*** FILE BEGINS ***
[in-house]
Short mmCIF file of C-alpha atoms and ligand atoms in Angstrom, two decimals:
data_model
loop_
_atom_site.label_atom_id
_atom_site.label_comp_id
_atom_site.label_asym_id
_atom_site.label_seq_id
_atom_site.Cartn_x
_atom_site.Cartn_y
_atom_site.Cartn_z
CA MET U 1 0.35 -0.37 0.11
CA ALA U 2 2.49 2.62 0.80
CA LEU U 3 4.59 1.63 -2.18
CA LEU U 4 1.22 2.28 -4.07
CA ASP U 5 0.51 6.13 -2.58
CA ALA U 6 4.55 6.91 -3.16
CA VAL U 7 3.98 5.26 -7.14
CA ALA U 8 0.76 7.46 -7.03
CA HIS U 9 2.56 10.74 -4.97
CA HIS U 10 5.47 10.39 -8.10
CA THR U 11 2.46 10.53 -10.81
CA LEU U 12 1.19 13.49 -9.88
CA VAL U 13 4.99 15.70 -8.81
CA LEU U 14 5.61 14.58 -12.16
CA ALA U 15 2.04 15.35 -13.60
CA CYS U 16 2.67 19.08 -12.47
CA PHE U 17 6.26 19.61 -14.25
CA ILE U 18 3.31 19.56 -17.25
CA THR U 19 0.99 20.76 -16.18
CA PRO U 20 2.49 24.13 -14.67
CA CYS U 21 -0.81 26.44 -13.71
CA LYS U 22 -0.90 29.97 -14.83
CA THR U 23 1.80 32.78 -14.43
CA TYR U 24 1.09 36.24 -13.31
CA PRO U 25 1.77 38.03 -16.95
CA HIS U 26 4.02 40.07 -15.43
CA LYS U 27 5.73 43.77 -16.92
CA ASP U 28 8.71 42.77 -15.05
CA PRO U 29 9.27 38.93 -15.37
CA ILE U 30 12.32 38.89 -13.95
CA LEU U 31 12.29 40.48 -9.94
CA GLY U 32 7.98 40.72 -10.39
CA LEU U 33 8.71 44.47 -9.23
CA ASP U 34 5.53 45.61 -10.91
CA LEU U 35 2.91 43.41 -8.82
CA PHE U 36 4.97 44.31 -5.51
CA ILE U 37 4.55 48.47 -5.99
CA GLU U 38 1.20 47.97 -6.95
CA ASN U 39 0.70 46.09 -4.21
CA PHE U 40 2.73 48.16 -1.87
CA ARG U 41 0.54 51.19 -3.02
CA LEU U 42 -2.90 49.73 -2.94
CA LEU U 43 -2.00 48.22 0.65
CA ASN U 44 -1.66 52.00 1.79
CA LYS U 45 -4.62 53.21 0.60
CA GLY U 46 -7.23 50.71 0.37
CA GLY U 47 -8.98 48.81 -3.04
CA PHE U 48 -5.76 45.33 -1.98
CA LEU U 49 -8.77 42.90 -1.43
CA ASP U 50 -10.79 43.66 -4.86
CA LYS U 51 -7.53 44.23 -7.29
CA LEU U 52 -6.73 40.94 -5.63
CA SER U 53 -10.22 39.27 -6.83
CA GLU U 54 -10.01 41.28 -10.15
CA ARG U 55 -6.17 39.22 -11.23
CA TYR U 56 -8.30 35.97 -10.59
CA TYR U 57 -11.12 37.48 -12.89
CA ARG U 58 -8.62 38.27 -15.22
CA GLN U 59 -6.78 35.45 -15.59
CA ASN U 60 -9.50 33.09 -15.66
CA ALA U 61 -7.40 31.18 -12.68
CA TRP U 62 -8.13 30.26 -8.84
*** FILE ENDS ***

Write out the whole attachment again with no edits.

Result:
[in-house]
Short mmCIF file of C-alpha atoms and ligand atoms in Angstrom, two decimals:
data_model
loop_
_atom_site.label_atom_id
_atom_site.label_comp_id
_atom_site.label_asym_id
_atom_site.label_seq_id
_atom_site.Cartn_x
_atom_site.Cartn_y
_atom_site.Cartn_z
CA MET U 1 0.35 -0.37 0.11
CA ALA U 2 2.49 2.62 0.80
CA LEU U 3 4.59 1.63 -2.18
CA LEU U 4 1.22 2.28 -4.07
CA ASP U 5 0.51 6.13 -2.58
CA ALA U 6 4.55 6.91 -3.16
CA VAL U 7 3.98 5.26 -7.14
CA ALA U 8 0.76 7.46 -7.03
CA HIS U 9 2.56 10.74 -4.97
CA HIS U 10 5.47 10.39 -8.10
CA THR U 11 2.46 10.53 -10.81
CA LEU U 12 1.19 13.49 -9.88
CA VAL U 13 4.99 15.70 -8.81
CA LEU U 14 5.61 14.58 -12.16
CA ALA U 15 2.04 15.35 -13.60
CA CYS U 16 2.67 19.08 -12.47
CA PHE U 17 6.26 19.61 -14.25
CA ILE U 18 3.31 19.56 -17.25
CA THR U 19 0.99 20.76 -16.18
CA PRO U 20 2.49 24.13 -14.67
CA CYS U 21 -0.81 26.44 -13.71
CA LYS U 22 -0.90 29.97 -14.83
CA THR U 23 1.80 32.78 -14.43
CA TYR U 24 1.09 36.24 -13.31
CA PRO U 25 1.77 38.03 -16.95
CA HIS U 26 4.02 40.07 -15.43
CA LYS U 27 5.73 43.77 -16.92
CA ASP U 28 8.71 42.77 -15.05
CA PRO U 29 9.27 38.93 -15.37
CA ILE U 30 12.32 38.89 -13.95
CA LEU U 31 12.29 40.48 -9.94
CA GLY U 32 7.98 40.72 -10.39
CA LEU U 33 8.71 44.47 -9.23
CA ASP U 34 5.53 45.61 -10.91
CA LEU U 35 2.91 43.41 -8.82
CA PHE U 36 4.97 44.31 -5.51
CA ILE U 37 4.55 48.47 -5.99
CA GLU U 38 1.20 47.97 -6.95
CA ASN U 39 0.70 46.09 -4.21
CA PHE U 40 2.73 48.16 -1.87
CA ARG U 41 0.54 51.19 -3.02
CA LEU U 42 -2.90 49.73 -2.94
CA LEU U 43 -2.00 48.22 0.65
CA ASN U 44 -1.66 52.00 1.79
CA LYS U 45 -4.62 53.21 0.60
CA GLY U 46 -7.23 50.71 0.37
CA GLY U 47 -8.98 48.81 -3.04
CA PHE U 48 -5.76 45.33 -1.98
CA LEU U 49 -8.77 42.90 -1.43
CA ASP U 50 -10.79 43.66 -4.86
CA LYS U 51 -7.53 44.23 -7.29
CA LEU U 52 -6.73 40.94 -5.63
CA SER U 53 -10.22 39.27 -6.83
CA GLU U 54 -10.01 41.28 -10.15
CA ARG U 55 -6.17 39.22 -11.23
CA TYR U 56 -8.30 35.97 -10.59
CA TYR U 57 -11.12 37.48 -12.89
CA ARG U 58 -8.62 38.27 -15.22
CA GLN U 59 -6.78 35.45 -15.59
CA ASN U 60 -9.50 33.09 -15.66
CA ALA U 61 -7.40 31.18 -12.68
CA TRP U 62 -8.13 30.26 -8.84